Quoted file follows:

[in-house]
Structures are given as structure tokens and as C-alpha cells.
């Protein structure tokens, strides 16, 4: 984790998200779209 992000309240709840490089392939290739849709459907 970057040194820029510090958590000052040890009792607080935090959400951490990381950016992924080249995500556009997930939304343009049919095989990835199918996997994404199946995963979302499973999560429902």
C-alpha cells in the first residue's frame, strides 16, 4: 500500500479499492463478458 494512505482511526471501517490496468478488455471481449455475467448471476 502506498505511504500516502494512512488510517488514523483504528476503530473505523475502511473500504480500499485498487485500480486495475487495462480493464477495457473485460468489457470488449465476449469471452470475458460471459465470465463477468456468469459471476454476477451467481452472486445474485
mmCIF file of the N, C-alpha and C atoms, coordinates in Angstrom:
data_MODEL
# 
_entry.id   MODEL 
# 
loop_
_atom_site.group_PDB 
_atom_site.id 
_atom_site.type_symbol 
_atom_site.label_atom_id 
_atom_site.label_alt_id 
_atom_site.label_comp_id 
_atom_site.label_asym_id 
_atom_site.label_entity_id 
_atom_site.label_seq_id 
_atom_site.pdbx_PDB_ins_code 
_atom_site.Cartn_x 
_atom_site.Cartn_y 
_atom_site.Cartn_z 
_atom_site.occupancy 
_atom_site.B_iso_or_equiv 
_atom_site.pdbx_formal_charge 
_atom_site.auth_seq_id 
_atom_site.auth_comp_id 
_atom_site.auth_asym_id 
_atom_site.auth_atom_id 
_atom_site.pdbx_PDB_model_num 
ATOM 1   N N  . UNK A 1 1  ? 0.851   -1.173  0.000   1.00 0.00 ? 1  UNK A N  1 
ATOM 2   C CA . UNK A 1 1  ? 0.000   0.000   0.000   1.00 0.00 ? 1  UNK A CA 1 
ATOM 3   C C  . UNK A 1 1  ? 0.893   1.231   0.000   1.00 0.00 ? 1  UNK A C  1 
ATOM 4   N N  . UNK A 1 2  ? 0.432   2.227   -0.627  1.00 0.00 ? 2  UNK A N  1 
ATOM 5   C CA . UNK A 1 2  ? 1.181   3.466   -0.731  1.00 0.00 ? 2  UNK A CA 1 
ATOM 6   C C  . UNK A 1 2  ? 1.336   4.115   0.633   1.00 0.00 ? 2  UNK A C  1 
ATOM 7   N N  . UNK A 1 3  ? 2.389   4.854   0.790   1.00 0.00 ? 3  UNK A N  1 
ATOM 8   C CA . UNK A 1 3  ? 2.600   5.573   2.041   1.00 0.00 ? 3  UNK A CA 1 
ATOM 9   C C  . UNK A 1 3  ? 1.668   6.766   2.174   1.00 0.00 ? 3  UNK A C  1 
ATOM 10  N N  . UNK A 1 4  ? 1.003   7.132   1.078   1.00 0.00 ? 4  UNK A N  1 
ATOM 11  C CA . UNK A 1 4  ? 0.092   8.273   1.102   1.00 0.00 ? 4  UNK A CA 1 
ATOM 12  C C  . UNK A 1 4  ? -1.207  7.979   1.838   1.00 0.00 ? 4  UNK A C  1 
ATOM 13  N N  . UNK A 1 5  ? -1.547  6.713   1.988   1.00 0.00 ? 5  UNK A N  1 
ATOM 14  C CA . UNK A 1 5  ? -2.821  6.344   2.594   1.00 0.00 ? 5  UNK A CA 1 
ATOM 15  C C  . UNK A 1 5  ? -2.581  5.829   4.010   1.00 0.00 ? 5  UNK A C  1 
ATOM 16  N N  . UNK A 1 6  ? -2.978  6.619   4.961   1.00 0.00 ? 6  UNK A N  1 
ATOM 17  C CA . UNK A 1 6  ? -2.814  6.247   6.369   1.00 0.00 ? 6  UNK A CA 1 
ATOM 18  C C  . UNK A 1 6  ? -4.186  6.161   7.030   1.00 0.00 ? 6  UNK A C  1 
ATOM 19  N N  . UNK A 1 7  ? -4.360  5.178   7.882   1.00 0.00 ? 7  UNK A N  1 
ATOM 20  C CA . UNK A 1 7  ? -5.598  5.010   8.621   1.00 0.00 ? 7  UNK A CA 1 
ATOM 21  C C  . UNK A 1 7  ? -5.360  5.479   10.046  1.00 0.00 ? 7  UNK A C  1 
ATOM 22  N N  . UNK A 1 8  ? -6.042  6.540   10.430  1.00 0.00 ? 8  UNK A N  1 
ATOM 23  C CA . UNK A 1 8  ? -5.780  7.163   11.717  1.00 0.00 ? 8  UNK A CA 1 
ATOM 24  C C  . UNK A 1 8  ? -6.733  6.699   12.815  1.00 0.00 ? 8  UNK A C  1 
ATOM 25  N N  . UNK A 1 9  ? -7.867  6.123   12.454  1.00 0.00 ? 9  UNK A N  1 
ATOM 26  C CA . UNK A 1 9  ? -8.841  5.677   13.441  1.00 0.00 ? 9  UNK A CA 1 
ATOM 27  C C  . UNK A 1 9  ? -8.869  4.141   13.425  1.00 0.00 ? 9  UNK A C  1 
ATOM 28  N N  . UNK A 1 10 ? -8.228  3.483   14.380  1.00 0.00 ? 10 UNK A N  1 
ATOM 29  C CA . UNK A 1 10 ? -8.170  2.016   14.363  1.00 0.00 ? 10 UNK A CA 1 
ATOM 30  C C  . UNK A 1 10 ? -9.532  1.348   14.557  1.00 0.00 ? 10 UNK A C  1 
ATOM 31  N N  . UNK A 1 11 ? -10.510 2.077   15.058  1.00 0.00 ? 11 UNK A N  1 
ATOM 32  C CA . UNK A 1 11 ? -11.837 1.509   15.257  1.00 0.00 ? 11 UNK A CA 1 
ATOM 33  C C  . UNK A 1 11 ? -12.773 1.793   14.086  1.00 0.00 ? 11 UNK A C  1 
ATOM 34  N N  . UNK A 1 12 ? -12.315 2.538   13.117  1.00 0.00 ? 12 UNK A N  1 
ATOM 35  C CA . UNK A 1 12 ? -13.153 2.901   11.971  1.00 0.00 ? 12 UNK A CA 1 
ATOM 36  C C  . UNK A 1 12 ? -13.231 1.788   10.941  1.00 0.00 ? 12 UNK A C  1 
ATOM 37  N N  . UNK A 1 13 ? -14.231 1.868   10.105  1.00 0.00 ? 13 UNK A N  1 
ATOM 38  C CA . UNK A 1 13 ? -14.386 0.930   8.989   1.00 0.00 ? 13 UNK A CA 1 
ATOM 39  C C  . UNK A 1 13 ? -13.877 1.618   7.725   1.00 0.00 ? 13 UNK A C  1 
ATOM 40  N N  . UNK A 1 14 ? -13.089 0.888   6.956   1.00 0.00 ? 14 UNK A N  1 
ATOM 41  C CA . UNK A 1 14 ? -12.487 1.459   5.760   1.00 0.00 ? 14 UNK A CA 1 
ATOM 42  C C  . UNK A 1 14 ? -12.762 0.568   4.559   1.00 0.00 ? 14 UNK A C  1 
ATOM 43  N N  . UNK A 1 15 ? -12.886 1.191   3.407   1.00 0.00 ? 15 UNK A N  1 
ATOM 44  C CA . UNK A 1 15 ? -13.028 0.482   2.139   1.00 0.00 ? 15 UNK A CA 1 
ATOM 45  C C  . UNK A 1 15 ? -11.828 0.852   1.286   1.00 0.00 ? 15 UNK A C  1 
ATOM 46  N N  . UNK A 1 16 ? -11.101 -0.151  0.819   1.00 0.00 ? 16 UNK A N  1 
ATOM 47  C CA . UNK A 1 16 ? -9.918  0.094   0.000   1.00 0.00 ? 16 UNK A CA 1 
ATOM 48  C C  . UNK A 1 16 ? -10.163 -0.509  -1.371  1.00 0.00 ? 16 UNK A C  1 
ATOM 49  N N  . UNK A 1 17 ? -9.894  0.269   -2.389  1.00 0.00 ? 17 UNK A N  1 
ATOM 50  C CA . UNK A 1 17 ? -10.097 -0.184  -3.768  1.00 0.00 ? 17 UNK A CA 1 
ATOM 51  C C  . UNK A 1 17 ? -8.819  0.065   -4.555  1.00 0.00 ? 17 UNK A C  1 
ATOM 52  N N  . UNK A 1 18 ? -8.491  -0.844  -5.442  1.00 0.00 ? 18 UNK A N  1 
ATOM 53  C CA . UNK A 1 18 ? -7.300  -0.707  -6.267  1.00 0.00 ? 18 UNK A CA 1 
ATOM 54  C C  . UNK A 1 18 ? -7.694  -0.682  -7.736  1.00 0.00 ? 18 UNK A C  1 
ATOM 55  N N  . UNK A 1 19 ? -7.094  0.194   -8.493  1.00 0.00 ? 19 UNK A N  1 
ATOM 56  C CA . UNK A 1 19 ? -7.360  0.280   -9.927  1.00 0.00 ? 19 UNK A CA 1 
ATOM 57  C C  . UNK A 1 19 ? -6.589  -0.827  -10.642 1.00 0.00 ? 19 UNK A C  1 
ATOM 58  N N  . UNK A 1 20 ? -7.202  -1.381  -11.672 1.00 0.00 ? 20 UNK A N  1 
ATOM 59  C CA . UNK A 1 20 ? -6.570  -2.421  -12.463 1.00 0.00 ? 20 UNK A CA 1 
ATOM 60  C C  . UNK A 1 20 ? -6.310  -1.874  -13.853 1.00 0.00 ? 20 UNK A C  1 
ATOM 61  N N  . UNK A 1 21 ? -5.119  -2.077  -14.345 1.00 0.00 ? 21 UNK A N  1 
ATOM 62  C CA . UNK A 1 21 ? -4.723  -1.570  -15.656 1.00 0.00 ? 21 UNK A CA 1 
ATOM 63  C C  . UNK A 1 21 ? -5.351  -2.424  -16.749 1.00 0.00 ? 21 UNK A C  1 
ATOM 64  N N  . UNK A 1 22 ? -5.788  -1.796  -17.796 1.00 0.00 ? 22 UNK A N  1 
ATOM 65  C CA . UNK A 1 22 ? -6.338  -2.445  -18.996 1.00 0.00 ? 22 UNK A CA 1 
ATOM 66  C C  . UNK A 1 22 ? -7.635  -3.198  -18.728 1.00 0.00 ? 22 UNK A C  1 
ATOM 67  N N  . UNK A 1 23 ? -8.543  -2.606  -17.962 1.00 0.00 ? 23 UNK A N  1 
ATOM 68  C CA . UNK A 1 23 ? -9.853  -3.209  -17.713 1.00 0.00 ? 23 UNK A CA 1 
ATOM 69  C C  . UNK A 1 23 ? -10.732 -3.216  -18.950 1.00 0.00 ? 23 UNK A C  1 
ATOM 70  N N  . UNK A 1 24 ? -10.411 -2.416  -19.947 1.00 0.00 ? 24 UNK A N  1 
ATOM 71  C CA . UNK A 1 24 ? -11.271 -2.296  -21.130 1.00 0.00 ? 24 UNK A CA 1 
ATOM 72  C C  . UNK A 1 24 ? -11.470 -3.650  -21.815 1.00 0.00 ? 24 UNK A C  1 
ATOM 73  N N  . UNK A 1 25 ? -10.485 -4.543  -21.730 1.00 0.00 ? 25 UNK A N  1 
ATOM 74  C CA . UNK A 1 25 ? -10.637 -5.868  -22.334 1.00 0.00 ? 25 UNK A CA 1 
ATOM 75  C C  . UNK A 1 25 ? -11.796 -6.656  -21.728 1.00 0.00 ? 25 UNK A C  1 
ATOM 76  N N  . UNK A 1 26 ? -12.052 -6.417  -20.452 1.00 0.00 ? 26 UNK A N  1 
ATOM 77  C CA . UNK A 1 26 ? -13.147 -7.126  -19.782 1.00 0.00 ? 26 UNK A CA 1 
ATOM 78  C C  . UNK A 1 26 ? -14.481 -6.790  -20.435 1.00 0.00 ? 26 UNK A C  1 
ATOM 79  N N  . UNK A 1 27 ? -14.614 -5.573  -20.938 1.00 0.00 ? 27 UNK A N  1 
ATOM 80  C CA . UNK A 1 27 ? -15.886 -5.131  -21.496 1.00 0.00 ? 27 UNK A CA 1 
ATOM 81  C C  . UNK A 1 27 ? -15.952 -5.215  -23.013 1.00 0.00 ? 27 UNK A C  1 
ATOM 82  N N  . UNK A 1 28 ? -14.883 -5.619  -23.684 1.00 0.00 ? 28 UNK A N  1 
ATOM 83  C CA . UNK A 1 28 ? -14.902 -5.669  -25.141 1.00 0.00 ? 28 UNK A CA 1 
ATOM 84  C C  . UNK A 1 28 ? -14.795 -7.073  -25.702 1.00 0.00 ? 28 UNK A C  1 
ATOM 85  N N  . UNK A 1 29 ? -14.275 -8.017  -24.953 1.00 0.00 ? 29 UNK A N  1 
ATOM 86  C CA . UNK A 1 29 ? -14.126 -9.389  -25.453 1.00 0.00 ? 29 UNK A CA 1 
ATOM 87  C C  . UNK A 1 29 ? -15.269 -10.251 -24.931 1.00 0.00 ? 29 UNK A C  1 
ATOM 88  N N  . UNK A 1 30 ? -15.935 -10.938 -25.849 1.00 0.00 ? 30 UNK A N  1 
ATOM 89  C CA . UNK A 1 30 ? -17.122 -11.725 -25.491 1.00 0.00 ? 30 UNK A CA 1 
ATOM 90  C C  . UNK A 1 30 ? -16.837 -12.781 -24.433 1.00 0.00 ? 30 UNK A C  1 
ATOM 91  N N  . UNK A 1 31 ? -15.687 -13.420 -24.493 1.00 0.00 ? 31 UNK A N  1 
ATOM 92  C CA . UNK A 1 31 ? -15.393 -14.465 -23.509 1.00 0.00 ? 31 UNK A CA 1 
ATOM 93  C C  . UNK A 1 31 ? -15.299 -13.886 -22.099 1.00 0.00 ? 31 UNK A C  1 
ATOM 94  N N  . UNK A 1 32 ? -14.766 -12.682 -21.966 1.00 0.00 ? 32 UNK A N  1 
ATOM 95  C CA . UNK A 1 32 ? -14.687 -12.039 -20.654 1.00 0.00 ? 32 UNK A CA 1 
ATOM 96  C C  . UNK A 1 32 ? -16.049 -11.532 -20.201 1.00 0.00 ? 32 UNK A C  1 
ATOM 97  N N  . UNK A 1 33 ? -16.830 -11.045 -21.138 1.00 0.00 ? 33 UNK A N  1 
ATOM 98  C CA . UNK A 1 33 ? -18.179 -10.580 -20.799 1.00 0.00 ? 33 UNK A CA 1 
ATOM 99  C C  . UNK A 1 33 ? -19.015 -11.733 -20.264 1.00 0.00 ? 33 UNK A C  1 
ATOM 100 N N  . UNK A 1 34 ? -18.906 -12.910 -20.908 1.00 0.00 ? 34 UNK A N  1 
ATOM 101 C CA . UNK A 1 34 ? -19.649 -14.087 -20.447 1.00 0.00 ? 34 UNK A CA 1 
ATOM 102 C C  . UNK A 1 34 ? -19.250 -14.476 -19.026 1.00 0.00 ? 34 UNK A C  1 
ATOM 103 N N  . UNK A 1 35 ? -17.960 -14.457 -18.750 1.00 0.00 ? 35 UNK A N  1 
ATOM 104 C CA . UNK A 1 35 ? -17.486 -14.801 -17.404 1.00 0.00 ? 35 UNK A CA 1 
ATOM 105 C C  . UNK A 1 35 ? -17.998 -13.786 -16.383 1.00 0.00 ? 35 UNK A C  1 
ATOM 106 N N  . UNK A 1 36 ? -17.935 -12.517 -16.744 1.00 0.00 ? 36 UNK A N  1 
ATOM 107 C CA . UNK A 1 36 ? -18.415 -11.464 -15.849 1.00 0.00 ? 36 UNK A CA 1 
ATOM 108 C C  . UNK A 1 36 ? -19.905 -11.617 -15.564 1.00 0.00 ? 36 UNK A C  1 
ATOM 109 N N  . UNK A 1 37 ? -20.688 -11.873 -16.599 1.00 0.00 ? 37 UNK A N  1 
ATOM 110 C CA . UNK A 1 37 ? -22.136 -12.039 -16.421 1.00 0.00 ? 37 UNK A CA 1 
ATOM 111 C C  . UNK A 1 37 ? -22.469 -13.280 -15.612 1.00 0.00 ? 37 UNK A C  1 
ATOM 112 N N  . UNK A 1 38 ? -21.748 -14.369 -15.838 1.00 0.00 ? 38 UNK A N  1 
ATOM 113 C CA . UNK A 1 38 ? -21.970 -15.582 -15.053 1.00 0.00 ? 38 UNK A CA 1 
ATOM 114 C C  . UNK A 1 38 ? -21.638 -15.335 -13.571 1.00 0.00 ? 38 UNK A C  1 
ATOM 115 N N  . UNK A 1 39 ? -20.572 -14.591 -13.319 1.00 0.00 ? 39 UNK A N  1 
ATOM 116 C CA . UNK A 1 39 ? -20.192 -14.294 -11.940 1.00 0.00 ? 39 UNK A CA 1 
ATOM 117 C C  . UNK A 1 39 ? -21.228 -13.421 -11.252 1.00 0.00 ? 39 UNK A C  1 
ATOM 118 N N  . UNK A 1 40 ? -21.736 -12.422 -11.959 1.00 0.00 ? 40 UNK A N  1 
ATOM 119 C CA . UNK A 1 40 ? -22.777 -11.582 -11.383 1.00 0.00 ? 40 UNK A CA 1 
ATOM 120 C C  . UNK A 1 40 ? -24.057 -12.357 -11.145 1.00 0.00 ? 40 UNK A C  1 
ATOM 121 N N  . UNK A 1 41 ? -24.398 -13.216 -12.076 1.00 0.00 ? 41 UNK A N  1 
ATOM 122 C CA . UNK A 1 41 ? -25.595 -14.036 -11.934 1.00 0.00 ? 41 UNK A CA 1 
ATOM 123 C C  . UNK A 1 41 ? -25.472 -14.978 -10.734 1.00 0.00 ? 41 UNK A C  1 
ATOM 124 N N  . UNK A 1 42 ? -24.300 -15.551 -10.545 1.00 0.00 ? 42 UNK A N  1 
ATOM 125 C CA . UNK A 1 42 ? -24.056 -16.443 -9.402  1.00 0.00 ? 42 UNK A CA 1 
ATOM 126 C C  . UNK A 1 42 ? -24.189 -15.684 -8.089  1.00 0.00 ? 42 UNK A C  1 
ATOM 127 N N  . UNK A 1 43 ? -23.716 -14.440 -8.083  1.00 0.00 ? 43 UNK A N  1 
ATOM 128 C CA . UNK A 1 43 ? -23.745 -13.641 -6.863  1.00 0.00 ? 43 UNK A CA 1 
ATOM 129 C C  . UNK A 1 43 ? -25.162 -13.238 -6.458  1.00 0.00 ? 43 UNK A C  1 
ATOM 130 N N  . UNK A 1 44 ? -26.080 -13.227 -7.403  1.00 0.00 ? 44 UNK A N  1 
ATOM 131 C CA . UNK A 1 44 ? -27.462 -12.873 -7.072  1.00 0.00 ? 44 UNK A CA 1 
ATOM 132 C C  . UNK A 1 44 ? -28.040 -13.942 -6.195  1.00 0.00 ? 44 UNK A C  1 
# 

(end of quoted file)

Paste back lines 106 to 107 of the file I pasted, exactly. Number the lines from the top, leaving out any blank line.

ATOM 75  C C  . UNK A 1 25 ? -11.796 -6.656  -21.728 1.00 0.00 ? 25 UNK A C  1 
ATOM 76  N N  . UNK A 1 26 ? -12.052 -6.417  -20.452 1.00 0.00 ? 26 UNK A N  1 